I think I agree with Joss’ decision to create a new first episode. While I’m usually yelling at him to hurry up and do something, here I felt like I needed to jerk back on Joss’ reins. Especially in regards to Ballard, “Echo” jumps into plotlines and introduces ideas really quickly. Most of the first twenty-five minutes of the episode were cannibalized and used in other episodes throughout the season, and those scenes work as well if not better in their new contexts as they do here. The arguable A-story of the episode concerning Ballard and Echo was replaced by the slow-burning Ballard/Mellie storyline, which I prefer. The concept of Echo’s first engagement as a Scared Straight-type, and some of the ideas it presents (“I am you, dumb-ass. I’m the Ghost of Christmas Yet to Come.”), also seems to have been morphed into the pro bono engagement in “Briar Rose.”

In addition, Joss decided to hold out on revealing that Lubov is really an active. Even though the Whedonesque community wasn’t surprised by the reveal, I think it was a good decision to sit on revealing that Lubov and Mellie are actives because it created a greater sense of paranoia that anyone could be a doll. Because of Tahmoh Penikett’s presence, I can’t help but compare the revelation of the “undercover” dolls to the divulgement of the 12 cylon models on Battlestar Galactica. Of course, revealing who are dolls isn’t near as suspenseful as revealing cylons because an antagonism doesn’t exist between actives and non-actives as it does between cylons and humans. But I do think that Joss manages to make the reveals of November and Whiskey interesting and significant, each in their own way. If Joss has any more doll reveals planned for season two, hopefully they won’t be ruined.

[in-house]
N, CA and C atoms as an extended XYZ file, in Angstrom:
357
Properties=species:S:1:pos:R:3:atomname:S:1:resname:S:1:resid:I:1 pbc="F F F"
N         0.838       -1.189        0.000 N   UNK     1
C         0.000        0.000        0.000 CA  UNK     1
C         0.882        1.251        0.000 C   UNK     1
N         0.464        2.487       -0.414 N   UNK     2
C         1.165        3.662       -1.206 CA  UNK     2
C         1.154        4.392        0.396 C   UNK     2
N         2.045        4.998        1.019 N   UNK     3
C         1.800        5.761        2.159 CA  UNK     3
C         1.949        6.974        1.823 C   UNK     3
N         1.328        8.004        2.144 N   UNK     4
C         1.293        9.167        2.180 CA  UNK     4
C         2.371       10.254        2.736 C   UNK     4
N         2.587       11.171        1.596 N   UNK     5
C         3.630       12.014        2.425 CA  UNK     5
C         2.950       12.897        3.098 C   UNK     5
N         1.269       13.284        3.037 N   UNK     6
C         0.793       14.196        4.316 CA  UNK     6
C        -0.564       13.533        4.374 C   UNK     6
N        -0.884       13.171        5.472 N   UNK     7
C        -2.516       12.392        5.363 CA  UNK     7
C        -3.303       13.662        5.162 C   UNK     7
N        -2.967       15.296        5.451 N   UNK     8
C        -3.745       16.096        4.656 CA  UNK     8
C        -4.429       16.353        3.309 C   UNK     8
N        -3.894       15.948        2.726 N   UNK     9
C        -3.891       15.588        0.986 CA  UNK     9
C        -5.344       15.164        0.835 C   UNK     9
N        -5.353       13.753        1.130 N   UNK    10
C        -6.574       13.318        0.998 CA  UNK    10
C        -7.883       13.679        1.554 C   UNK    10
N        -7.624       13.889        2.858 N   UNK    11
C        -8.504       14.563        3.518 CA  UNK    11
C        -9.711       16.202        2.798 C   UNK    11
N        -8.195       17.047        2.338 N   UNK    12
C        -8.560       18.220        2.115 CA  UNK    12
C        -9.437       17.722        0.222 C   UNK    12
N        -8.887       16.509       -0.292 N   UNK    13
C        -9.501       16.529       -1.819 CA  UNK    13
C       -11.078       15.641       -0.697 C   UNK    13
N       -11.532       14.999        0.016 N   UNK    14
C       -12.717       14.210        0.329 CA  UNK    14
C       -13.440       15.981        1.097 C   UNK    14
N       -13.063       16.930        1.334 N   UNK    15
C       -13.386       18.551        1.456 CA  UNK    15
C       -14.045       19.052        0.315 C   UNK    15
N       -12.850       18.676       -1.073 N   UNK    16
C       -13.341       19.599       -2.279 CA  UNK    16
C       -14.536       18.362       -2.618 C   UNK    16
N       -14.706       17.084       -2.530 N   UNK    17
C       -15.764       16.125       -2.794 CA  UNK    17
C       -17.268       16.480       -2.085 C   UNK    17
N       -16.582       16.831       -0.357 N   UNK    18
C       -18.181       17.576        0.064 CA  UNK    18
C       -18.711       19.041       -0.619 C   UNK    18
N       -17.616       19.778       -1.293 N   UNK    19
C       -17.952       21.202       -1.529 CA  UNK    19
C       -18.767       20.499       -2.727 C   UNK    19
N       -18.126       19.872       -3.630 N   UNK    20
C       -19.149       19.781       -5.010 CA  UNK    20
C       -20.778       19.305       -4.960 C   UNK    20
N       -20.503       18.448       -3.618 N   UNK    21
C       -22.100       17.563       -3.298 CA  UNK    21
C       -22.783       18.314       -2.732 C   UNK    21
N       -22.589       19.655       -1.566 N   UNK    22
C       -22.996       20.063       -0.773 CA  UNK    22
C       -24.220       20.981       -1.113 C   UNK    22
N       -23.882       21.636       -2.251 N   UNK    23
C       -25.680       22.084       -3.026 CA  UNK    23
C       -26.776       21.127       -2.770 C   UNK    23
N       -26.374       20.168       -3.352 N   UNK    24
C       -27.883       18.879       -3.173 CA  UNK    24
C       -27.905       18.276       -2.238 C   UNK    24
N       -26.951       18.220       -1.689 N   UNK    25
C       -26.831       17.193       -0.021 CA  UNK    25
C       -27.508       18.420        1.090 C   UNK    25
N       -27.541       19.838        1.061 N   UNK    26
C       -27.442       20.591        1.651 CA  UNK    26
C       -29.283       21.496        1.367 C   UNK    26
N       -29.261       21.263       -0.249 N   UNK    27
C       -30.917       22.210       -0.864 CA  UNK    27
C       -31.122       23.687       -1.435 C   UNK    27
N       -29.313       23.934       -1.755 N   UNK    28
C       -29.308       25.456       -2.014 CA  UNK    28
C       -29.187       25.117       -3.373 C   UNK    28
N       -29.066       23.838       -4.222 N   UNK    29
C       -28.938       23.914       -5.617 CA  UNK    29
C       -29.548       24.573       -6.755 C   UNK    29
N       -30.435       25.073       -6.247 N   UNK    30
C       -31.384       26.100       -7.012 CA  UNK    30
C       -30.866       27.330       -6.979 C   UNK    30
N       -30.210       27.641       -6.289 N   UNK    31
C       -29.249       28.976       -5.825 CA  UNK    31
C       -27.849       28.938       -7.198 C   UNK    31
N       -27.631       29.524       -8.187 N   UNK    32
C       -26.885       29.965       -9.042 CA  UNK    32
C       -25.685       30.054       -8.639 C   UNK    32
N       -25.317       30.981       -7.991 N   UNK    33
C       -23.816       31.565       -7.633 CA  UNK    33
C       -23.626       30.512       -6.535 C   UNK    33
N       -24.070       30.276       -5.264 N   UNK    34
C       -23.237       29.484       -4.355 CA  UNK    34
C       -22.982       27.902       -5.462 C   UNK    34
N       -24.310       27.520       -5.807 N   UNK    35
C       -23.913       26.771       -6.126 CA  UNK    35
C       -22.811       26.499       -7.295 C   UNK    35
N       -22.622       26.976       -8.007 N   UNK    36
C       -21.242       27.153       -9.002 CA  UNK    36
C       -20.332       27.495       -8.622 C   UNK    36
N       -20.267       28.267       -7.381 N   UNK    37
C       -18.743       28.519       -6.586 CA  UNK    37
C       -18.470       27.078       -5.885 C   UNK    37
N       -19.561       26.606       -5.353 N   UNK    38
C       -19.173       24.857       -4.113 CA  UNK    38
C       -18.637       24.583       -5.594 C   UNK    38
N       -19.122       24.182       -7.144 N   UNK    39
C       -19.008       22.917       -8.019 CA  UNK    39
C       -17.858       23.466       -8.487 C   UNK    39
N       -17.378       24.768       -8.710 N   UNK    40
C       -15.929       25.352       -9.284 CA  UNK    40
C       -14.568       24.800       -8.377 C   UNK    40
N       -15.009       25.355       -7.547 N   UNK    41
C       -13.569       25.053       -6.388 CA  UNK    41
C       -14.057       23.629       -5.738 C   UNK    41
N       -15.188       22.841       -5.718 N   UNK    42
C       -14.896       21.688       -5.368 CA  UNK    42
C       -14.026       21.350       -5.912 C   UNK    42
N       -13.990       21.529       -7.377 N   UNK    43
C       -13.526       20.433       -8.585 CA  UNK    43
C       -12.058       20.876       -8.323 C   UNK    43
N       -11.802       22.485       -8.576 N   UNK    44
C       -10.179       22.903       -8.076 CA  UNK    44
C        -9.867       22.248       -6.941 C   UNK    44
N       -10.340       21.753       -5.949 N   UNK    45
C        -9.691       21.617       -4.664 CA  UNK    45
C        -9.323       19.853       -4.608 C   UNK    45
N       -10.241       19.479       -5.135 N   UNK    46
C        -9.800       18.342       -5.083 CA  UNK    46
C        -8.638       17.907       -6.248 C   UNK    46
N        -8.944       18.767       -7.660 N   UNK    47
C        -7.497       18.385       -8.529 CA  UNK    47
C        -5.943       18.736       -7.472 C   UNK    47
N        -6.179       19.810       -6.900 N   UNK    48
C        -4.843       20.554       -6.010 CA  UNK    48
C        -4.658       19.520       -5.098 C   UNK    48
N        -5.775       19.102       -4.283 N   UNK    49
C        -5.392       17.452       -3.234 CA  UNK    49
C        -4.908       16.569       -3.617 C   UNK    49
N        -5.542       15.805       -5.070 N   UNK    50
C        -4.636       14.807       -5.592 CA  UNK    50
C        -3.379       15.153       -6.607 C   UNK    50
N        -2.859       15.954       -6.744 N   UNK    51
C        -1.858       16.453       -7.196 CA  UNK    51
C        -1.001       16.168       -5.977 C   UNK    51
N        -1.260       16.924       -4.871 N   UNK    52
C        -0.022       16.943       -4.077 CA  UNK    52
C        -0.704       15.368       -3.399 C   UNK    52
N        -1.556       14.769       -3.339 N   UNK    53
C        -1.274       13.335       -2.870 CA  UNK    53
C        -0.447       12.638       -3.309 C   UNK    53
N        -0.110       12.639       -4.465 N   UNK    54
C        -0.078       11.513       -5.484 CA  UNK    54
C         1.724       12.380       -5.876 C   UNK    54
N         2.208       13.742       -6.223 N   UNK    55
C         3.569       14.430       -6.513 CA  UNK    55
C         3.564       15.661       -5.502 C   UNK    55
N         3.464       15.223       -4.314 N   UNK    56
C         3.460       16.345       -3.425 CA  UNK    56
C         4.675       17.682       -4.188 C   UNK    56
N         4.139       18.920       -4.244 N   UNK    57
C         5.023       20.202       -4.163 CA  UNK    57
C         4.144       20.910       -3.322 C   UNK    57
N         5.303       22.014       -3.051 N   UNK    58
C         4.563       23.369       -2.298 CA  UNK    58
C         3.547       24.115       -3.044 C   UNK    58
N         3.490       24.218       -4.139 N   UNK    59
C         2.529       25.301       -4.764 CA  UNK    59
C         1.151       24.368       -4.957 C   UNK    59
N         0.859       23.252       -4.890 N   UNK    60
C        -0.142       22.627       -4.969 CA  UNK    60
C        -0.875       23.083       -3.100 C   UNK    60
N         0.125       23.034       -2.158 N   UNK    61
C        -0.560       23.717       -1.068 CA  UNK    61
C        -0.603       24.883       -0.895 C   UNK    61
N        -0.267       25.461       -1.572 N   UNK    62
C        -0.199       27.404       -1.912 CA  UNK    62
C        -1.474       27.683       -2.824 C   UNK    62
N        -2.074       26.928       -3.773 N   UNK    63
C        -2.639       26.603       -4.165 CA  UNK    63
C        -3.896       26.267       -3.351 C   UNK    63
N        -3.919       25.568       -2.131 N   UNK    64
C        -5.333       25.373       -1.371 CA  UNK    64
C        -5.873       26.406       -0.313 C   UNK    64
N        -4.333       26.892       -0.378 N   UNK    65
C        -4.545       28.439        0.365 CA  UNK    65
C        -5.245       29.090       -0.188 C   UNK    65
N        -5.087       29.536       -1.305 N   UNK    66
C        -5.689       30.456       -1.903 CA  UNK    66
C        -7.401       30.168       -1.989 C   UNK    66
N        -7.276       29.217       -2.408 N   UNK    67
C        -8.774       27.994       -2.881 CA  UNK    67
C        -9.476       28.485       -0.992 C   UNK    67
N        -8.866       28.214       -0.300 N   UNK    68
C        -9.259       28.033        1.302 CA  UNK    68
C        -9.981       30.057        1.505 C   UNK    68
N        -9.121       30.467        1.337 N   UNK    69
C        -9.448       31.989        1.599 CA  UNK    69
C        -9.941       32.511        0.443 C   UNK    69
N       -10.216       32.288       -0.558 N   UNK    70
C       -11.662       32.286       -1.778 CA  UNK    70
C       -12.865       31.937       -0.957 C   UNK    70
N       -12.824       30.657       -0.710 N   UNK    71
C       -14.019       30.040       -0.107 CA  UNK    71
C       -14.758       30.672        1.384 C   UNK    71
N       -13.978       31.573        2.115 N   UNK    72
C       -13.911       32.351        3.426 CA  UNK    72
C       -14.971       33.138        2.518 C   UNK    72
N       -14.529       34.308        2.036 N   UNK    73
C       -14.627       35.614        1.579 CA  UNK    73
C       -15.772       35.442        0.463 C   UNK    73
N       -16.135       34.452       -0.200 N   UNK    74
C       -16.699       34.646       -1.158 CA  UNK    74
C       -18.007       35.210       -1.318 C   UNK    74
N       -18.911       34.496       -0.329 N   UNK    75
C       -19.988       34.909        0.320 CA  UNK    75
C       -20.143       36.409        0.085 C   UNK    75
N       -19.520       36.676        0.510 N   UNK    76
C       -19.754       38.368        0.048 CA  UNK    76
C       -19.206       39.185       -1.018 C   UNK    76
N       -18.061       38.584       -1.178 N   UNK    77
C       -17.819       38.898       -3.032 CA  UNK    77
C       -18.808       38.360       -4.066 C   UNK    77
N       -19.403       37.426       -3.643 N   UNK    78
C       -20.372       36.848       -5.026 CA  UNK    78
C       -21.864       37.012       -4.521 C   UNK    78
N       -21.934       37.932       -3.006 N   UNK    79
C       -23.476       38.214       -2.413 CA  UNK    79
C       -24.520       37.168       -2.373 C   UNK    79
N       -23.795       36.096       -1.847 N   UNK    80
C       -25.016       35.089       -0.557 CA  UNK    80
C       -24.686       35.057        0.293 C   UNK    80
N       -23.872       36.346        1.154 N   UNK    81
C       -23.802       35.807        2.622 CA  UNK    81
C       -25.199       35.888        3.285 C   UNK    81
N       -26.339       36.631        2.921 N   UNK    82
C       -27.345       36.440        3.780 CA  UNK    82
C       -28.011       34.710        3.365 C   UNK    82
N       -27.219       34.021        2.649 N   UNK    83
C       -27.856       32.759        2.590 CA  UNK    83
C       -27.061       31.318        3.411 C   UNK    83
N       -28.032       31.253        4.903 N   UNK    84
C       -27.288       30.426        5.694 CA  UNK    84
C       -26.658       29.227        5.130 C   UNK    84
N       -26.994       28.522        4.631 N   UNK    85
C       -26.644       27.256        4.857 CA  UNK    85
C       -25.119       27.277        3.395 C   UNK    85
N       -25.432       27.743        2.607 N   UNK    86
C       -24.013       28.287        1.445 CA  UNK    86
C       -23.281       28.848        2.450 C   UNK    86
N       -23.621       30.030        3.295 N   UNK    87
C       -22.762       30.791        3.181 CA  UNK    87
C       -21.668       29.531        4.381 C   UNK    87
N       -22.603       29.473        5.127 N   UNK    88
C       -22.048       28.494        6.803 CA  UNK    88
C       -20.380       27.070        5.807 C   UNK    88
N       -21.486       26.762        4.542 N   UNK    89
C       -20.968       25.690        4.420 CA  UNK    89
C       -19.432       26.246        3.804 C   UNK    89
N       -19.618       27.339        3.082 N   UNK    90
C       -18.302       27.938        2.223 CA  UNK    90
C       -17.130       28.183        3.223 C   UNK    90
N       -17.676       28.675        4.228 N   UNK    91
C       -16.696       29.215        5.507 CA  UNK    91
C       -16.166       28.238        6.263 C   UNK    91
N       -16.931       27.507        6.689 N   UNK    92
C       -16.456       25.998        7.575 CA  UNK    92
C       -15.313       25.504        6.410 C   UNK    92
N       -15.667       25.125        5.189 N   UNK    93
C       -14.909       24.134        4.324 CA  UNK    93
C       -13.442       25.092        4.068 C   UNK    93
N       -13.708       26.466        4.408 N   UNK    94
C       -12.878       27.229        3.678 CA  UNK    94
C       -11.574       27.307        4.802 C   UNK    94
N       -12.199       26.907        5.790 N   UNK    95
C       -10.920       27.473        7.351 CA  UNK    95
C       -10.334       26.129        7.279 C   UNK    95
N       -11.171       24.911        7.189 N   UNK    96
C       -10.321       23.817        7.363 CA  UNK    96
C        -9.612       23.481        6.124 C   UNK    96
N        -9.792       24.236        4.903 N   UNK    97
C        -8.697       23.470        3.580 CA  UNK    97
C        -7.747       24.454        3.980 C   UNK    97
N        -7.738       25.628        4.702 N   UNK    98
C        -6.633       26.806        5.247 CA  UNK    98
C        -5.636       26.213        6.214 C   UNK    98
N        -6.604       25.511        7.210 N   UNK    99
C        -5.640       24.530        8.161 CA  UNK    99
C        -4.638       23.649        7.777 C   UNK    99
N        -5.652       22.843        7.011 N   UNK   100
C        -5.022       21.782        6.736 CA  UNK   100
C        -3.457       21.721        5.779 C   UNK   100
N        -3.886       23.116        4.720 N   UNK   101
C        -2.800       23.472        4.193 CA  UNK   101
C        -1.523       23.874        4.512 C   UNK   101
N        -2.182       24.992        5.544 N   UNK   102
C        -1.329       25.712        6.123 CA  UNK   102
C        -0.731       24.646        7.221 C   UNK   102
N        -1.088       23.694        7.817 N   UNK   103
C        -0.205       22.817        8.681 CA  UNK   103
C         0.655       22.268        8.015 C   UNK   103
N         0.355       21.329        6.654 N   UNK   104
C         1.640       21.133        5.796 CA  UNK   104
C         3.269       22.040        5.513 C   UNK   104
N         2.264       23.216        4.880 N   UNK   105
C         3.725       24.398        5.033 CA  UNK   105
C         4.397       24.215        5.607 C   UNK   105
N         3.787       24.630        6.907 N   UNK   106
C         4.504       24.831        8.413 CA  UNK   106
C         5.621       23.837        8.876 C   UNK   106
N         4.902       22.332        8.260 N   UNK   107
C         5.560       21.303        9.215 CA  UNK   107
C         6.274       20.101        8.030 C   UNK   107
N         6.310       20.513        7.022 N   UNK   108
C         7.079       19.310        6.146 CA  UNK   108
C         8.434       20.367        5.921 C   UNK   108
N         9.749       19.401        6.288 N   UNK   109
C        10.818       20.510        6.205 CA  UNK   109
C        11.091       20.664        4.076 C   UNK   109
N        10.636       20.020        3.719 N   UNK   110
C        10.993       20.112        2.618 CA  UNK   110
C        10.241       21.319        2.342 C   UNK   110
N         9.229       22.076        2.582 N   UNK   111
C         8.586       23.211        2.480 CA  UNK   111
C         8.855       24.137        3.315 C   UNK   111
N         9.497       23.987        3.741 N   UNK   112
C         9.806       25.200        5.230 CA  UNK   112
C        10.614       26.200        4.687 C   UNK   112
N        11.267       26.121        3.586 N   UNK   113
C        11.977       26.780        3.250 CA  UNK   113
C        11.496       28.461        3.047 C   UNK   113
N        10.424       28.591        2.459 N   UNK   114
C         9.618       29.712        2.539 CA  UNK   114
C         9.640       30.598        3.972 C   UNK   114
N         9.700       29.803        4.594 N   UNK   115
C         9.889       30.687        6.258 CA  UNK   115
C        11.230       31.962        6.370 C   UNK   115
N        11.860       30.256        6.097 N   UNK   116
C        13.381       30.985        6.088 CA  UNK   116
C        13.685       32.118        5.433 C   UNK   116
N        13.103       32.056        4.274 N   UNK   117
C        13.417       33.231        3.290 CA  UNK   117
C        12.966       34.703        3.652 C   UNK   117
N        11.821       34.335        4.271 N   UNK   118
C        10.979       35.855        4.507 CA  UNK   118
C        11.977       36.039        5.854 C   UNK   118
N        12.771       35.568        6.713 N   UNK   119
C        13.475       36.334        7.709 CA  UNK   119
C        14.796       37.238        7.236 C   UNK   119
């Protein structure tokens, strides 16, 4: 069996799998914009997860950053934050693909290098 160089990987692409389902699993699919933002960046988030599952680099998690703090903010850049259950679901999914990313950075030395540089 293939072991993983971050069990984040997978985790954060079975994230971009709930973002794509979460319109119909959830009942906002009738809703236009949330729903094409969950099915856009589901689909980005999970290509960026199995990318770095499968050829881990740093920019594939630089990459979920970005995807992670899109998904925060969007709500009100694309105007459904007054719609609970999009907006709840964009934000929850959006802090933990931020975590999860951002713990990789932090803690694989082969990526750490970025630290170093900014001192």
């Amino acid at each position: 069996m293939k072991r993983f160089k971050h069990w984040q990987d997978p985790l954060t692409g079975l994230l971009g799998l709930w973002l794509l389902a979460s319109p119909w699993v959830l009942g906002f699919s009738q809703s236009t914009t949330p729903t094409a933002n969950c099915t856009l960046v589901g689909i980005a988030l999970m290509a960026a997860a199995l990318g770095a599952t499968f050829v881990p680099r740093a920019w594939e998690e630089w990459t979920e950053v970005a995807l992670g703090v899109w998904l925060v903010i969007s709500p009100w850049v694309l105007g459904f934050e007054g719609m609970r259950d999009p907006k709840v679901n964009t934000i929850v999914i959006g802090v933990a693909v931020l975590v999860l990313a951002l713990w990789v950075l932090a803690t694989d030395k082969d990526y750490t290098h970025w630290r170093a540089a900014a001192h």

I think what I find most interesting about pilots is seeing how/if any of the personalities of the main characters had been tweaked for the series proper. For example, in the C.S.I. pilot Gil Grissom is much more outgoing and personable, and in the Wonderfalls pilot, Aaron’s disinterest and disconnection from Jaye belies the close relationship they have later on. In the case of this pilot, Boyd is much less fatherly and protective of Echo, sitting casually in the surveillance van reading a newspaper while she has a gun pointed at her heart. Adelle seems more human and less austere, though she still terrifies me with the small smile she gives to Topher and Boyd during their conversation about the mishap with Ballard. And Dr. Saunders seems much more self-conscious about her scars, literally hiding in the shadows for the bulk of a scene.